This learning style mainly includes the ability to relate and understand others. As I try to see things from other people's point of view in order to feel how they feel and think. I also have an uncanny ability to sense feelings, intentions & motivations. I have good organising capability with talent to encourage & co-operate in teamwork. People often find me as a team leader. For communication both verbal (Speaking) and Non - Verbal (Written & Body language channels) are preferable with good power on language.
With skills including such as a good listener (who can hear people's queries & suggestions), also with very good capability to understand people's mood, expression, intention & Feelings. Establishing long lasting positive relations with other people.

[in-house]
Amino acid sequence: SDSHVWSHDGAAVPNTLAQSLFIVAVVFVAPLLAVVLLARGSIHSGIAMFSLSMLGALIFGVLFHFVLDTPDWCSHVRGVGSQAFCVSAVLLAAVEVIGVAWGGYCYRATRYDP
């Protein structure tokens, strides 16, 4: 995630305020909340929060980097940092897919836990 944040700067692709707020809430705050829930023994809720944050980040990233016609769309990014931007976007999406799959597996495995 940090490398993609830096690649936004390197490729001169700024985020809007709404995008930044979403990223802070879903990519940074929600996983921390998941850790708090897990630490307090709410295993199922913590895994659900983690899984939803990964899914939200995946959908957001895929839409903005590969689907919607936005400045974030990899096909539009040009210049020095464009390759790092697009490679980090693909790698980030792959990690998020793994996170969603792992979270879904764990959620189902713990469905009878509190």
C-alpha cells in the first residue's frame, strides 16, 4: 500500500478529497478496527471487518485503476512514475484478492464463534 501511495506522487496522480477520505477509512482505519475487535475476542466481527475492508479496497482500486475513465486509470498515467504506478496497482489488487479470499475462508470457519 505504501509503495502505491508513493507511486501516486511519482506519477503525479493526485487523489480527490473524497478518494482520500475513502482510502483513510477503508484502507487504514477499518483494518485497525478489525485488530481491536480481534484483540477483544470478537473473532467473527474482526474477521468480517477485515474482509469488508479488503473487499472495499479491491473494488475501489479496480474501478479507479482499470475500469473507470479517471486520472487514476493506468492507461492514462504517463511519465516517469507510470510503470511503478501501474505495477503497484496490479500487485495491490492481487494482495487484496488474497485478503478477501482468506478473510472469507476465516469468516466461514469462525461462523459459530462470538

Personal Experience with different learning styles:-
While studying for a course known as IELTS - International English Language Testing Exam. This gives you a certificate by which you can certify your language (English) at many academic places globally. I had two options to choose from. One was to do it by my own which is same like 'Distance Learning' the other was to attend classes in which you are guided by a mentor. The mentor was an Activist who had plenty of experience. I chose the first option to try it with Distance Learning but was no one to answer my queries or to guide me the way ahead, which I think was the main drawback of that chosen option (Style). But after a few days I took the second option in which I was guided by a qualified mentor who can guide me through the process and help me make aware of the hurdles on the way. After my final test I had a very good result so I can say that choosing the right style is very important in learning process.
Situation resolved using Reflection:-